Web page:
But while he was thus the child of Nova Scotia, he was her creator as well. Early Nova Scotia was rather a collection of scattered little settlements than a province. To Howe, in great measure, she owed her unity.


The first settlements in the Acadian peninsula were made by the French, in the fertile diked lands at the head of the Bay of Fundy. To the number of six thousand these Acadians were driven out on the eve of the Seven Years' War, a tragedy told of in Longfellow's Evangeline. In after years many of them crept back to different parts of their beloved province, and little settlements here and there, from Pubnico in the south to Cheticamp in the north-west, still speak the speech of Old France.

In 1713 the province became British, and in 1749 Halifax was founded by the British government. From this time on, bands of emigrants from various countries settled in districts often widely separated, and established rude farming and fishing communities, very largely self-contained. Howe knew and loved them all. In one of his speeches he thus sketched the process: 'A small band of English adventurers, under Cornwallis, laid the foundation of Halifax. These, at a critical moment, were reinforced by the Loyalist emigration, which flowed into our western counties and laid broad and deep the foundation of their prosperity. A few hardy emigrants from the old colonies and their {5} descendants built up the maritime county of Yarmouth. Two men of that stock first discovered the value of Locke's Island, the commercial centre of East Shelburne. A few hundreds of sturdy Germans peopled the beautiful county of Lunenburg. A handful of emigrants from Yorkshire gave animation to the county of Cumberland. The vale of Colchester has been made to blossom as the rose by the industry of a few adventurers from the north of Ireland. Half a century ago a few poor but pious Lowland Scotsmen penetrated into Pictou. They were followed by a few hundreds of Highlanders, many of them "evicted" from the Duchess of Sutherland's estates. Look at Pictou now, with its beautiful river slopes and fertile mountain settlements, its one hundred schools, its numerous churches and decent congregations, its productive mines and thirty thousand inhabitants, living in comfort and abundance. The picture rises like magic before the eye, and yet every cheerful tint and feature has been supplied by emigration. At the last election it was said that two hundred and seventy Frasers voted in that county—all of them heads of families and proprietors of land. I doubt if as many of the same name {6} can be found in all Scotland who own real estate.'[1]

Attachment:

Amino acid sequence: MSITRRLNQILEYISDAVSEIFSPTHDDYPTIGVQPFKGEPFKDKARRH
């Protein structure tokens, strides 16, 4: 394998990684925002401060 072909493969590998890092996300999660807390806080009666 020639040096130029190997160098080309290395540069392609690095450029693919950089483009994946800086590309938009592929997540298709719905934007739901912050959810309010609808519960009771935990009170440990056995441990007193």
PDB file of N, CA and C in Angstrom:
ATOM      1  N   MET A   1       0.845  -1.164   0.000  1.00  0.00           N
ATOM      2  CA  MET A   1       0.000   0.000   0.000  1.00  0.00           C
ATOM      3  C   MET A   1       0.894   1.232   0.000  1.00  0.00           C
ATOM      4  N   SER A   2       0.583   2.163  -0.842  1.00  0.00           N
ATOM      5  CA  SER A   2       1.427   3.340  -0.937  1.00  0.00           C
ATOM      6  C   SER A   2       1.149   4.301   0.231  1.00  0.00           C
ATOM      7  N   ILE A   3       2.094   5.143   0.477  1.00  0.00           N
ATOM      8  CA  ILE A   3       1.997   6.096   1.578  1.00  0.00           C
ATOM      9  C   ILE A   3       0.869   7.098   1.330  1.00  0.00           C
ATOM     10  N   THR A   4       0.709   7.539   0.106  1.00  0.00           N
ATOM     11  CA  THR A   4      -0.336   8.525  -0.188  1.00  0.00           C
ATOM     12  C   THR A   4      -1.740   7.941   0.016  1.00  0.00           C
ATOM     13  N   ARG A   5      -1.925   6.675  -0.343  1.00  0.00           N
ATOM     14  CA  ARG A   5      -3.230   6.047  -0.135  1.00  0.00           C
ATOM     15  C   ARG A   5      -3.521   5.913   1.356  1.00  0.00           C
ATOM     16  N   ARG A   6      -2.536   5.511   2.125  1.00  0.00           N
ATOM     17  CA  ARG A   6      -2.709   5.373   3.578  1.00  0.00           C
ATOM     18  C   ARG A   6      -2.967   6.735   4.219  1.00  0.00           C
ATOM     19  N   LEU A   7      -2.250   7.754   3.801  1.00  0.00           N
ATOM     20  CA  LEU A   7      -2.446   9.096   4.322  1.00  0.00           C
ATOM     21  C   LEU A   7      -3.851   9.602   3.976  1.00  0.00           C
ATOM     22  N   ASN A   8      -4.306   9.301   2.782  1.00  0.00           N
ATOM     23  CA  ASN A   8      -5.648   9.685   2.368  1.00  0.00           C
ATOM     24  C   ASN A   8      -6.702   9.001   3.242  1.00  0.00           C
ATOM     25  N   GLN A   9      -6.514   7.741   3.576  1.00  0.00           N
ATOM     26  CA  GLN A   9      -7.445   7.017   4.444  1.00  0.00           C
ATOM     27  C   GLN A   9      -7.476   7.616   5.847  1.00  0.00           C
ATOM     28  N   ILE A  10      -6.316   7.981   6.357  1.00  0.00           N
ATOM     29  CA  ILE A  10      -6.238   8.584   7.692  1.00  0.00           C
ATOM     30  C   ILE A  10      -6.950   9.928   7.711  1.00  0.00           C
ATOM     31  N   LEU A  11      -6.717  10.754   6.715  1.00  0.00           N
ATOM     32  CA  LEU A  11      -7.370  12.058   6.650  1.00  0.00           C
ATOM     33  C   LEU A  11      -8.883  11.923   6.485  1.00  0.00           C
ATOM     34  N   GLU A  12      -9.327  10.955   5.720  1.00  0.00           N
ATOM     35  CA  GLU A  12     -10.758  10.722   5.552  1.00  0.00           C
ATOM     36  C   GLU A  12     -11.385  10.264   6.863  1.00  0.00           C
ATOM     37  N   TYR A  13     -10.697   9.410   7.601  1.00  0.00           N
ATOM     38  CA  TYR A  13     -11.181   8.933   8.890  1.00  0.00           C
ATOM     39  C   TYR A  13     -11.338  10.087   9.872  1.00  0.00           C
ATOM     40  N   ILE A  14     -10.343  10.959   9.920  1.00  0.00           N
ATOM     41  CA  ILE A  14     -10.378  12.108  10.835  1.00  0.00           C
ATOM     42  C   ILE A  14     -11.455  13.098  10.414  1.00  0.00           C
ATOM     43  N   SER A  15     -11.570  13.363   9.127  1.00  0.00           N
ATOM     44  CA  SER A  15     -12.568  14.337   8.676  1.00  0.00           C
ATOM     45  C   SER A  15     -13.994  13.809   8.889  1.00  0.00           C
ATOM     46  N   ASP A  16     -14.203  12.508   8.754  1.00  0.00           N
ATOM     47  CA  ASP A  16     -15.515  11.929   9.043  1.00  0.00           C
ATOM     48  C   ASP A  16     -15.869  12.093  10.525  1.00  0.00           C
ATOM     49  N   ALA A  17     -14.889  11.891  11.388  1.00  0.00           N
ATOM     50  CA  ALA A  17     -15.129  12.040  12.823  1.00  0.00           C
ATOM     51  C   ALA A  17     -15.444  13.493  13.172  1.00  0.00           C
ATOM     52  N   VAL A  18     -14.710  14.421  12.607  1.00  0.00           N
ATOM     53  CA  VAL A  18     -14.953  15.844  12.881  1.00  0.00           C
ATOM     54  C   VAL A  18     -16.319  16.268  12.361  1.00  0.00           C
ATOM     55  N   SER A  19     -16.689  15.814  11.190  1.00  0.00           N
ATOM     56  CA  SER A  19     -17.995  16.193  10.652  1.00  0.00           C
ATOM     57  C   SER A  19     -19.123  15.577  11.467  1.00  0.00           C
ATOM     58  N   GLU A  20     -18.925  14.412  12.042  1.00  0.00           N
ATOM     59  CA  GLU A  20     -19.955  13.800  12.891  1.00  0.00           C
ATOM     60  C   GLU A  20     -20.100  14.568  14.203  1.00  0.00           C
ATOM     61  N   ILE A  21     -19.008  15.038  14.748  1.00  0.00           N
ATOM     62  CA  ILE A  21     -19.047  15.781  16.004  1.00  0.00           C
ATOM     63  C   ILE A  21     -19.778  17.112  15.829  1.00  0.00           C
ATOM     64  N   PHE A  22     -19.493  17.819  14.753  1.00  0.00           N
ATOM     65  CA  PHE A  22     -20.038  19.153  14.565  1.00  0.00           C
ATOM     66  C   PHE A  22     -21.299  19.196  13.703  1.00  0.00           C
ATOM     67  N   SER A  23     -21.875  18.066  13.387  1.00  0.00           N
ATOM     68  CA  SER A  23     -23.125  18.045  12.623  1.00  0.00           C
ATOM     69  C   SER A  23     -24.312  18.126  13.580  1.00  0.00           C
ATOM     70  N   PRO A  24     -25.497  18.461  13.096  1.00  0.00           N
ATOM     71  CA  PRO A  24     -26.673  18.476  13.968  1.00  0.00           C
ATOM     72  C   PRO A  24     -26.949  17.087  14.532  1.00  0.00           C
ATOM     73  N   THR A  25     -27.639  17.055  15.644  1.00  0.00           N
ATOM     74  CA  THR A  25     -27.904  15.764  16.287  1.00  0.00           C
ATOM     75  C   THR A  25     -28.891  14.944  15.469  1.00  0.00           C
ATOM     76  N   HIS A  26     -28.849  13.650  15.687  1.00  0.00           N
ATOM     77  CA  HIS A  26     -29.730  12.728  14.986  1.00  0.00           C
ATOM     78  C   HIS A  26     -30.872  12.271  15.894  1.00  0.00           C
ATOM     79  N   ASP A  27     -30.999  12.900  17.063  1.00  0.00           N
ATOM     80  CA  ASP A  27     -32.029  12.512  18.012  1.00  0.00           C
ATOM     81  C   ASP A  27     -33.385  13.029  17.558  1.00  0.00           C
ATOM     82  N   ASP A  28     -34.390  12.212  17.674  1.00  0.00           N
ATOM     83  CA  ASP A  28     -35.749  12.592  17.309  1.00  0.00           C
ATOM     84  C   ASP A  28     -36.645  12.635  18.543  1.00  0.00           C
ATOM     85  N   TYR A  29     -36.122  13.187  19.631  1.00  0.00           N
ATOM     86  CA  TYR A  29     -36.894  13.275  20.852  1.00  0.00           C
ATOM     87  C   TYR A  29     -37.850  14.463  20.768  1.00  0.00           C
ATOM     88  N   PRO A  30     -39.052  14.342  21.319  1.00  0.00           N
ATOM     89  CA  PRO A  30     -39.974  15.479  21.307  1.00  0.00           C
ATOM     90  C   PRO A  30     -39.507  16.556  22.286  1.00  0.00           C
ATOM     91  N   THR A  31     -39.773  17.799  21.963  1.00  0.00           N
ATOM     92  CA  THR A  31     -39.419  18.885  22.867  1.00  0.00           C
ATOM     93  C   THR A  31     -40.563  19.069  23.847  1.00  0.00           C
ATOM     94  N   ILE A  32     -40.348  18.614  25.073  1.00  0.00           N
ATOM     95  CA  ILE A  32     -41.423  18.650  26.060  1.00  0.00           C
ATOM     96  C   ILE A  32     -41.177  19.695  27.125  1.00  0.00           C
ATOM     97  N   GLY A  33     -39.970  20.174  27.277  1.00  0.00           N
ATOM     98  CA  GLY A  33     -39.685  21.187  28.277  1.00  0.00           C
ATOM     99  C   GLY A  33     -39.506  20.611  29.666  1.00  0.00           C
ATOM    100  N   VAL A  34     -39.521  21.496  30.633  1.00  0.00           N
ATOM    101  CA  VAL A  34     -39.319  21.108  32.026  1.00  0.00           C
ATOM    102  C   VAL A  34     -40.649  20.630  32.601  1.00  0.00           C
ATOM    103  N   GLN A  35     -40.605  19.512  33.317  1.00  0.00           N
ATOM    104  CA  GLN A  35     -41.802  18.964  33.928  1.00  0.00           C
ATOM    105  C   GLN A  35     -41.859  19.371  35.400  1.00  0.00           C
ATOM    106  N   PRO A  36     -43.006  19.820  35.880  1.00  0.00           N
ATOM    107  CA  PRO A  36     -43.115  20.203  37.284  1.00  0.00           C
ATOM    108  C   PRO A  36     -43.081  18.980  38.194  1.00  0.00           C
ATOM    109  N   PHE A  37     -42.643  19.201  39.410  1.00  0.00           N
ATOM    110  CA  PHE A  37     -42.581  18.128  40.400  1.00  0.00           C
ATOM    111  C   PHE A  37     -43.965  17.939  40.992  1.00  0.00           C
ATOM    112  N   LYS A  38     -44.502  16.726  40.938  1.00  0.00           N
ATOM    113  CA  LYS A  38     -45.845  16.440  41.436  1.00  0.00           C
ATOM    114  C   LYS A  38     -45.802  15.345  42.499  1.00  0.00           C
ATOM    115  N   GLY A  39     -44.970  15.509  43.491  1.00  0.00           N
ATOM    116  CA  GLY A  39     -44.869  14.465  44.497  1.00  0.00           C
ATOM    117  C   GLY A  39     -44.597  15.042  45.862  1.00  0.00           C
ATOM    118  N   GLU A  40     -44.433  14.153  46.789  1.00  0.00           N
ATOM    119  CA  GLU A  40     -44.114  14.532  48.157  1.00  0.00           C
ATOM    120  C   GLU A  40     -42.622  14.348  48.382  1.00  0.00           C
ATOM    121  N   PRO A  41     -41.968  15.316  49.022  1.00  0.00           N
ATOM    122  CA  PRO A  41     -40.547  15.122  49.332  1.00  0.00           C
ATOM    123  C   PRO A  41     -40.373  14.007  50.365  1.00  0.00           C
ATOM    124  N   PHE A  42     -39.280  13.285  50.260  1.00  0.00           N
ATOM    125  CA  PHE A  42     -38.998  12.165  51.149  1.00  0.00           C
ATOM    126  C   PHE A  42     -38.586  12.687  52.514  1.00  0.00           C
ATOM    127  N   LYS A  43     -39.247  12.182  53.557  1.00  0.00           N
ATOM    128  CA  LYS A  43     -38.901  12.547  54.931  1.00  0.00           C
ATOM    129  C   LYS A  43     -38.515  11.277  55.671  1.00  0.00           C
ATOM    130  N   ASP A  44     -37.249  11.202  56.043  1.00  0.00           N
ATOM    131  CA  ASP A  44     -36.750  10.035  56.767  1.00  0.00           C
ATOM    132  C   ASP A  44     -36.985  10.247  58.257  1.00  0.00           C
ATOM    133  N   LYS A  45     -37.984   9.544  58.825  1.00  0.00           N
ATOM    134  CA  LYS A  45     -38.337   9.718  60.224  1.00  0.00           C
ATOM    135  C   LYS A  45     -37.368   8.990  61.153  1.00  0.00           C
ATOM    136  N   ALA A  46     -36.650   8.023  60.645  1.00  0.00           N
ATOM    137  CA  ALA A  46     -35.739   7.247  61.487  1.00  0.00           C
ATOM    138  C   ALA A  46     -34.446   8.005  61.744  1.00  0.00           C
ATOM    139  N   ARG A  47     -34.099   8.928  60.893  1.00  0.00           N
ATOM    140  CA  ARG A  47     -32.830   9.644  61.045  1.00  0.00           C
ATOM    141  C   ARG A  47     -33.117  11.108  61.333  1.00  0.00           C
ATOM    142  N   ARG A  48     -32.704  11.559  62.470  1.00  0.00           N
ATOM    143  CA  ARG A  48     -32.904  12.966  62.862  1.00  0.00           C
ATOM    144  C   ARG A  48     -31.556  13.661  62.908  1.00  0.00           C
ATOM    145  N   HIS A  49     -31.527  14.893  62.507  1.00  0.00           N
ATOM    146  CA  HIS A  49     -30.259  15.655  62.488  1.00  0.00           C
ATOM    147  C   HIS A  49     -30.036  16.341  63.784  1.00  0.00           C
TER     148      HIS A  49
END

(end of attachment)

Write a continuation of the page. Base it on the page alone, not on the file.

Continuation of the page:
Thus the little settlements gradually expanded into prosperous fishing and farming communities, on the statistics of whose steadily growing exports and imports Howe loved to dwell. But they long lacked a common consciousness, and no man did so much to knit them together as Howe. Germans of Lunenburg, New Englanders of Annapolis and Cornwallis, Loyalists of Shelburne, Scottish Presbyterians of Pictou, Scottish Roman Catholics of Antigonish, French of Tracadie and Cheticamp, and Irish of Halifax, all learned from him to be Nova Scotians and to 'brag of their country.' The chief influences making for union were the growth of roads, the growth of political discussion, and the growth of newspapers; and to all three Howe contributed. Both as politician and as editor he toured the province from end to end, walked, drove, or rode along the country lanes, and in learning to love its every nook and cranny taught its people their duty to one another and to the province. In those days when there were few highways, and bridle-paths were dignified with the name of roads; {7} when the fishermen and farmers along the coast did their business with Halifax by semi-annual visits in their boats or smacks; when the postmen carried Her Majesty's mail to Annapolis in a queer little gig that could accommodate one passenger; when the mail to Pictou and the Gulf of St Lawrence was stowed away in one of the great-coat pockets of a sturdy pedestrian, who kept the other pocket free for the partridges he shot on the way, we can fancy what an event in any part of the province the appearance of Joe Howe must have been.

Halifax, the capital, where Howe was born, engrossed most of the social and political life of the province; in fact, it was the province. The only other port in Nova Scotia proper that vessels could enter with foreign produce was Pictou. A few Halifax merchants did all the trade. Halifax was an old city, as colonial cities count. It was near Great Britain as compared with Quebec, Kingston, or Toronto; much nearer, relatively, then than now. The harbour was open all the year round, giving unbroken communication with the mother country. Halifax had a large garrison, and it was the summer headquarters of the North American fleet. On these and other accounts {8} it seemed to be the most desirable place for a British gentleman to settle in, and many accordingly did settle in it. Their children entered the Army or Navy or Civil Service, and many distinguished themselves highly.